Global oil and gas firms are turning their attention to Africa’s east coast, a region long overshadowed by production on the continent’s northern and western fields. New discoveries in emerging zones are expected to drive billions of dollars in annual investments in coming years as the world seeks to tap more fossil fuels, a new report says.
“Africa continues to grow, and new hydrocarbon provinces are developing at an incredible pace,” states a PriceWaterhouseCoopers study released this week. Major gas finds in Mozambique and Tanzania, as well as rising exploration in Kenya and Uganda, “have caused the world to take note of East Africa as an emerging player in the global industry.”
Overall, six of the top 10 oil and gas discoveries last year were in Africa, and more than 500 companies are now exploring across the continent, PwC said in its annual oil and gas review. Africa holds some 130 billion barrels of crude oil and 502 trillion cubic feet of natural gas -- each about 8 percent of the world’s proven oil and gas reserves, respectively.
Mozambique in particular could become a major player in the Asian gas markets, competing with the likes of Australia, the United States and Papua New Guinea. Liquefied natural gas exports from the southeastern African country are expected to start by 2020.
Still, the eastern countries will likely face some of the problems plaguing many of Africa’s biggest producers, including corruption, theft, protectionist governments and a lack of skilled workers, the report’s authors said.
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In Nigeria, Africa’s leading crude oil producer, theft and corruption total about $11 billion a year, and some oil majors are stepping back. Most recently, Royal Dutch Shell PLC (NYSE: RDS.A) said it was selling some Nigerian assets, worth as much as $2.5 billion, amid concerns about theft in the Niger Delta region. Last February, the oil major said it was forced to shut down a pipeline after thieves drilled holes through it. Italy’s Eni SpA (BIT:ENI) and the French company Total SA (NYSE:TOT) are also selling some of their stakes in Nigerian oil infrastructure assets.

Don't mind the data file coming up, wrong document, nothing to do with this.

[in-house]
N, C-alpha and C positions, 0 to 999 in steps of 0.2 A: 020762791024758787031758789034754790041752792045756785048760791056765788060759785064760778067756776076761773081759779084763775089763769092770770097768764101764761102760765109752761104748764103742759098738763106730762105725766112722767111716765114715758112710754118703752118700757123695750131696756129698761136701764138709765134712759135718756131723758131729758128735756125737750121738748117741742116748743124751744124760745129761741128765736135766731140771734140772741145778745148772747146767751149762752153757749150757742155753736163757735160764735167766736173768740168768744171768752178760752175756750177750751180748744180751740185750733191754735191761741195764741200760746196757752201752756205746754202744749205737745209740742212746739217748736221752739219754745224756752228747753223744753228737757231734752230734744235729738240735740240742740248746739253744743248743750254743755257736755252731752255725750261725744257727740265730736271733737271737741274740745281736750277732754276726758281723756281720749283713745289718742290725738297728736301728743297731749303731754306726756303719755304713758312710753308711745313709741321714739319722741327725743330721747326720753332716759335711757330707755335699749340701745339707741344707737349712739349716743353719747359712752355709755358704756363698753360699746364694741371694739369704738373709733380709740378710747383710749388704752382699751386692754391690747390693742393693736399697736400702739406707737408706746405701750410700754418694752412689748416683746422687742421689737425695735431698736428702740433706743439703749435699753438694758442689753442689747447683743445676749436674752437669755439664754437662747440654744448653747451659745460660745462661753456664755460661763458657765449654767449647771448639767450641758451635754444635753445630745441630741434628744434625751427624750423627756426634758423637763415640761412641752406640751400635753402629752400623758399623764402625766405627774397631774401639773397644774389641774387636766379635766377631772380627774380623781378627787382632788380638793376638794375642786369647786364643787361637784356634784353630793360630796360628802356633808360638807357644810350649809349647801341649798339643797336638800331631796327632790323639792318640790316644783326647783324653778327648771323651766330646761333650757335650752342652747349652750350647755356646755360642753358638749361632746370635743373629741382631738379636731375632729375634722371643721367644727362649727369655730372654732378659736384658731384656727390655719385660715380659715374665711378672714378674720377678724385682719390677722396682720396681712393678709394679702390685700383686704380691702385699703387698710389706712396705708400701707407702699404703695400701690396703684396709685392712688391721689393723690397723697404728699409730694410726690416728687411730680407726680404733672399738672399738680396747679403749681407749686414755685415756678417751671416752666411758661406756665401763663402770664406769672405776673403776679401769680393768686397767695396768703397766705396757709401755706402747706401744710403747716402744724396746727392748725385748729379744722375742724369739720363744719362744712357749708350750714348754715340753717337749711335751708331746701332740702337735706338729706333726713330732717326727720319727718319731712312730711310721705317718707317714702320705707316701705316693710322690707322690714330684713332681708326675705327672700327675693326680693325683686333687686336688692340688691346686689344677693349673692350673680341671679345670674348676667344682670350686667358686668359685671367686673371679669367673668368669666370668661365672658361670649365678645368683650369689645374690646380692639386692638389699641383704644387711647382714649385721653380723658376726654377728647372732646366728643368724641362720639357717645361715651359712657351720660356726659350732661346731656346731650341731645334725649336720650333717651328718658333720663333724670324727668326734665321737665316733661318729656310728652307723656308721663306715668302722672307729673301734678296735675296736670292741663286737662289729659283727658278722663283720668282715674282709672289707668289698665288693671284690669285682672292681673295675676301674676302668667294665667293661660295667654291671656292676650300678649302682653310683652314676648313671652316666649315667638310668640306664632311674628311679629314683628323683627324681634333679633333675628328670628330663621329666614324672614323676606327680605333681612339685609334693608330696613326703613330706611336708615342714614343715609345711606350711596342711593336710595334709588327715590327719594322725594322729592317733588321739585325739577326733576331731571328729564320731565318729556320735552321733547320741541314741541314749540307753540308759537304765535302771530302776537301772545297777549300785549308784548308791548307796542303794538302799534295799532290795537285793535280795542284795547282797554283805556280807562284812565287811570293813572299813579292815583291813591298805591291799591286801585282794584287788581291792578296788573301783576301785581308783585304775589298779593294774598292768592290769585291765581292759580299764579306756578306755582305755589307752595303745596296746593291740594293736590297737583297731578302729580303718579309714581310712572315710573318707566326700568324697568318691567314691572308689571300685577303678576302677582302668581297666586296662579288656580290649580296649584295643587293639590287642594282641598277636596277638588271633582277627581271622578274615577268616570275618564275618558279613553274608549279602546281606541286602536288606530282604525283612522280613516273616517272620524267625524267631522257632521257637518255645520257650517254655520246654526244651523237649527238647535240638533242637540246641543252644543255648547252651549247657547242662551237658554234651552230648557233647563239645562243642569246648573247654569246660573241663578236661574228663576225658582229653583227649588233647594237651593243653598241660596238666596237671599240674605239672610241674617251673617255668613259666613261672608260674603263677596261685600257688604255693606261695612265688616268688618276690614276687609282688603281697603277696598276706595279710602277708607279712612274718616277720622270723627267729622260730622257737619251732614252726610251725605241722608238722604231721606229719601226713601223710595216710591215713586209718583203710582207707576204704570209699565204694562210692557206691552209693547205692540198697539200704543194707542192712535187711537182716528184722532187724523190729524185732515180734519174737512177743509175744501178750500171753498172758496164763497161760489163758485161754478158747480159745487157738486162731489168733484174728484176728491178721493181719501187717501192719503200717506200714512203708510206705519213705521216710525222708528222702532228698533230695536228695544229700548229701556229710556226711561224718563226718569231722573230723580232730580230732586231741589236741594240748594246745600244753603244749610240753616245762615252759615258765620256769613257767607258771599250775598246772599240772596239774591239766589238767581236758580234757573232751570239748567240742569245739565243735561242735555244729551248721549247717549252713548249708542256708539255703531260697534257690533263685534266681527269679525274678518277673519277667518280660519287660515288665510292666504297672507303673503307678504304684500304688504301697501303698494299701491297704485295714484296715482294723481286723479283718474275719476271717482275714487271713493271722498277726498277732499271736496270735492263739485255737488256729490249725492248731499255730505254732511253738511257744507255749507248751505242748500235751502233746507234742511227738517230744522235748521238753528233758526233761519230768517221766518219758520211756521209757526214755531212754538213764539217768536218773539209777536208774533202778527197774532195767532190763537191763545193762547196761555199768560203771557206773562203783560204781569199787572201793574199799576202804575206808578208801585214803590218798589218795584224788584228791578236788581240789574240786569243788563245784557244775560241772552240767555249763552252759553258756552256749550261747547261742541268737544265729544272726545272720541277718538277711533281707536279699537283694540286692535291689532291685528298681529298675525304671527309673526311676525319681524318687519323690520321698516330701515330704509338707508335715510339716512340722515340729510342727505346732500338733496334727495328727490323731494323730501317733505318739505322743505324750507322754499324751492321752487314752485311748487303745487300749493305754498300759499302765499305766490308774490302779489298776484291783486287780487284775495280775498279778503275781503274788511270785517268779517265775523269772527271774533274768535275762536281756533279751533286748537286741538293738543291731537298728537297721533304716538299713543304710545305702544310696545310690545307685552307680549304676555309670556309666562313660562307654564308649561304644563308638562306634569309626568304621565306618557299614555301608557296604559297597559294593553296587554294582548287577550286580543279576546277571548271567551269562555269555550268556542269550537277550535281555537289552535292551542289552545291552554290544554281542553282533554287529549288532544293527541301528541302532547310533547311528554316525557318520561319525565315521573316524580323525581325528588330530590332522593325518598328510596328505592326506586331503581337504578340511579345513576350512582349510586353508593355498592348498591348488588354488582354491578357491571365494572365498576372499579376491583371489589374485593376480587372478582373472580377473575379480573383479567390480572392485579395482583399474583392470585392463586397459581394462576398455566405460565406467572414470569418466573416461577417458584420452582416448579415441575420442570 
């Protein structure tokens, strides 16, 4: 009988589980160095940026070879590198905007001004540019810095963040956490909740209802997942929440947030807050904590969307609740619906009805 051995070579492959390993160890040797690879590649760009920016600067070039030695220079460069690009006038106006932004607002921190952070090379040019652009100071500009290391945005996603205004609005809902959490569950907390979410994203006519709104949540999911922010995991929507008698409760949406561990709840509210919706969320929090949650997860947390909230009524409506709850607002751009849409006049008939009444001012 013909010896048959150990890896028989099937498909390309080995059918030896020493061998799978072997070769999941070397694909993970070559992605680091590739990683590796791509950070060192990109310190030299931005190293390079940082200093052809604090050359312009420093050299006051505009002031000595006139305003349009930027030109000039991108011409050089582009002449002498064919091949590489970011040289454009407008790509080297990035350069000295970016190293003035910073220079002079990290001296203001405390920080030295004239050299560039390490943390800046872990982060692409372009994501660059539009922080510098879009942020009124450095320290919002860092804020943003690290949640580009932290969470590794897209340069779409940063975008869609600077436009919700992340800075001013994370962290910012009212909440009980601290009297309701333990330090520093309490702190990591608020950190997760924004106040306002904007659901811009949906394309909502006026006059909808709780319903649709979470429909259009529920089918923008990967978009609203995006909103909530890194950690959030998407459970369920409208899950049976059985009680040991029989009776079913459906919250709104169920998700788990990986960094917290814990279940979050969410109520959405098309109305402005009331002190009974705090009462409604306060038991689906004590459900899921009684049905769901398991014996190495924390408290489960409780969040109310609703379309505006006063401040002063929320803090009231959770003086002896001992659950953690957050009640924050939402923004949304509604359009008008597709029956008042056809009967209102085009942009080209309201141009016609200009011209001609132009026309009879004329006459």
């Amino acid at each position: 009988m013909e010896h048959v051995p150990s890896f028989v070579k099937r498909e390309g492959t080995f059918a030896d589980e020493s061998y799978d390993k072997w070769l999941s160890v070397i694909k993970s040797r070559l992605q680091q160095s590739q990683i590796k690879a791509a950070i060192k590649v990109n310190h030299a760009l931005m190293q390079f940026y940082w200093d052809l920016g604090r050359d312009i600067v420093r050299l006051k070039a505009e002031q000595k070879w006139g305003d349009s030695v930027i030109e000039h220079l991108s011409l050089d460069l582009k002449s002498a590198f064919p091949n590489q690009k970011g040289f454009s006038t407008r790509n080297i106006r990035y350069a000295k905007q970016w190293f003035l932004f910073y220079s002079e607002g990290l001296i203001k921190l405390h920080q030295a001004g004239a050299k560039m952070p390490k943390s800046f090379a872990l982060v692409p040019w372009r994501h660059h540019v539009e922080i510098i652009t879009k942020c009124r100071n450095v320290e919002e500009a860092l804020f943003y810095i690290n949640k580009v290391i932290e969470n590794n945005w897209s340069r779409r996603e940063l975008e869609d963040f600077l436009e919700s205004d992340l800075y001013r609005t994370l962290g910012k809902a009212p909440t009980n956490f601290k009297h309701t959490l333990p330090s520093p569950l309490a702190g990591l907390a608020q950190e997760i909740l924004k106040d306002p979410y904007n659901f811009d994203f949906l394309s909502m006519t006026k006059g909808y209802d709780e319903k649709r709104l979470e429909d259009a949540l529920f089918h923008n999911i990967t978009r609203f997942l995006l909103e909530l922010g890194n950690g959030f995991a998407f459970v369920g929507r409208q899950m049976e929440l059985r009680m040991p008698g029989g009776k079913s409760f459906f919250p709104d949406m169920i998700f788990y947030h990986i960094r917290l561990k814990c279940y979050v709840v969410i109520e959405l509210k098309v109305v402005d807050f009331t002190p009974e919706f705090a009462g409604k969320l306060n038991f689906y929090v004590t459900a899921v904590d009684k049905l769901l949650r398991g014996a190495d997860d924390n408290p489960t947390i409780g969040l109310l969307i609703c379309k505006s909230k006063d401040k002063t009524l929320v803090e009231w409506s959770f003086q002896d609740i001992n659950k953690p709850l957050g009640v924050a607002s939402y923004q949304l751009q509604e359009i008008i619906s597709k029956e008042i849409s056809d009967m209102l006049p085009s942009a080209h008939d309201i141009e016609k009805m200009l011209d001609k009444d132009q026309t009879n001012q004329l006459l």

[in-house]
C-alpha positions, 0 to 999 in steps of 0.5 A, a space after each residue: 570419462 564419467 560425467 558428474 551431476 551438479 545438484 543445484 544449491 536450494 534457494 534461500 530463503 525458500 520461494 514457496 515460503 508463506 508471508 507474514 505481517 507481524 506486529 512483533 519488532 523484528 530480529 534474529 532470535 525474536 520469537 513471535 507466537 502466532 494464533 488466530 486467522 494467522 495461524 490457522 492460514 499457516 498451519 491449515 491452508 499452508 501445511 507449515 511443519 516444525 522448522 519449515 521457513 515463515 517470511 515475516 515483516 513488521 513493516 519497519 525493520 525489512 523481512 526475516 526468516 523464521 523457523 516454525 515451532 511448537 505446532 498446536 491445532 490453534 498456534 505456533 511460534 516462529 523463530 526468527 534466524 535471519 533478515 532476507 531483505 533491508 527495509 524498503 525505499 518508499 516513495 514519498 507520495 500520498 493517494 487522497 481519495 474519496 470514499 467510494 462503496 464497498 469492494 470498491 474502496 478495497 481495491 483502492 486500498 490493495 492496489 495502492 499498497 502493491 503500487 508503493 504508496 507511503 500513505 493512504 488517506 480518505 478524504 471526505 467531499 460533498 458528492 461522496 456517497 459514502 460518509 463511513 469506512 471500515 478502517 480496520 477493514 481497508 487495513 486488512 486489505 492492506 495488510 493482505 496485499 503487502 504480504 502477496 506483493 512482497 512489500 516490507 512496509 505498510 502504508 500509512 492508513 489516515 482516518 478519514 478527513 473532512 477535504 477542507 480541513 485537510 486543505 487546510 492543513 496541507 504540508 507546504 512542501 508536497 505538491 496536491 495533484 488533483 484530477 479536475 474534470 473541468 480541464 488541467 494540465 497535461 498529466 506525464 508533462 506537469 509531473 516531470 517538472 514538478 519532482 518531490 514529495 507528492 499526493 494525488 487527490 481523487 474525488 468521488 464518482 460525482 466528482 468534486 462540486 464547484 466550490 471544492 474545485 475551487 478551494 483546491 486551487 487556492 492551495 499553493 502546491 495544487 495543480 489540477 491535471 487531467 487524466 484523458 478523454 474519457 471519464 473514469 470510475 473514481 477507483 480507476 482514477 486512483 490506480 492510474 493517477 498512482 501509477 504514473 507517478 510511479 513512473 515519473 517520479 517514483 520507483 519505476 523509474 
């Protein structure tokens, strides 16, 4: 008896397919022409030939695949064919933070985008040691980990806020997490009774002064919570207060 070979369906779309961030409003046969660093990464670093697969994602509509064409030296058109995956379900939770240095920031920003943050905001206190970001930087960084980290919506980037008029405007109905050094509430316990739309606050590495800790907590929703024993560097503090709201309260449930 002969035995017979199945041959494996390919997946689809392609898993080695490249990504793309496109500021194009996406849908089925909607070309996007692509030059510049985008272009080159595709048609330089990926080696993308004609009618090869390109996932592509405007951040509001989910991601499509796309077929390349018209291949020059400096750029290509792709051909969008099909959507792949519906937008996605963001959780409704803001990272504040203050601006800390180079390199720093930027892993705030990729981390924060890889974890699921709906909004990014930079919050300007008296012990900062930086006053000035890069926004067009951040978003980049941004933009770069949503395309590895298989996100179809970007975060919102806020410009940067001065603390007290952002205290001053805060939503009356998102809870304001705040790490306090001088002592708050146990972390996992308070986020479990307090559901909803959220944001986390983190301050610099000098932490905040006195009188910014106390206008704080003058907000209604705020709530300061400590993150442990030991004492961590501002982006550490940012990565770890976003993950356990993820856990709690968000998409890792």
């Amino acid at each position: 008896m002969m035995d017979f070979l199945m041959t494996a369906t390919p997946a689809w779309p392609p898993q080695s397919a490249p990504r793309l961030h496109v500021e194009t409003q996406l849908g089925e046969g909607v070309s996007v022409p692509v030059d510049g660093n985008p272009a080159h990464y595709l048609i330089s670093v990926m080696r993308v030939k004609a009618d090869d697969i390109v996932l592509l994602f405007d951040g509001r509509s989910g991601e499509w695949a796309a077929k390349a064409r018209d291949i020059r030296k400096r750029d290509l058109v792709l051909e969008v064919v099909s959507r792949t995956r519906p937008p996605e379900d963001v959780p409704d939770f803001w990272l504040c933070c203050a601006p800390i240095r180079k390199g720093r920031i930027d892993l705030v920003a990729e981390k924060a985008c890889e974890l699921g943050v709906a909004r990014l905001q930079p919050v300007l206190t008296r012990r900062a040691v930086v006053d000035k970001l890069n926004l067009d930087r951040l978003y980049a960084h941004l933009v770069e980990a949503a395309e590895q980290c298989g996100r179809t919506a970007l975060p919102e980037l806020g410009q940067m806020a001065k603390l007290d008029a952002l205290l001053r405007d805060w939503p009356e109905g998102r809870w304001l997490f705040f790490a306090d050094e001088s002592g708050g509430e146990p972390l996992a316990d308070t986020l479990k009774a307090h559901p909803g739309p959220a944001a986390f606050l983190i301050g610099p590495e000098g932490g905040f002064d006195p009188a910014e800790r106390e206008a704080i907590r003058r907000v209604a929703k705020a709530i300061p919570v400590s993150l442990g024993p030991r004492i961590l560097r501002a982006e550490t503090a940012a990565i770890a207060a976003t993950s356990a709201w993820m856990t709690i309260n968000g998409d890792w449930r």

Another top concern for Africa’s emerging producers is the lack of adequate infrastructure to develop, transport and refine oil and gas. In Mozambique and Tanzania, “a huge obstacle to growth … is the cost of the infrastructure required, which neither country can afford without help from foreign investors, who have their eyes on other global projects,” the authors wrote. They added that both governments are adopting new energy policies and regulations aimed at attracting foreign capital for such projects.
African countries produced about 10 percent of the world’s oil -- or 9 million barrels of crude -- last year, with about four-fifths of it coming from Nigeria, Libya, Algeria, Egypt and Angola. Africa’s overall oil consumption is expected to rise by 50 percent over the next two decades, spurred by population growth, urbanization and a rising middle class eager to spend its disposable income, the study said. Global oil consumption, by comparison, will rise by only 20 percent.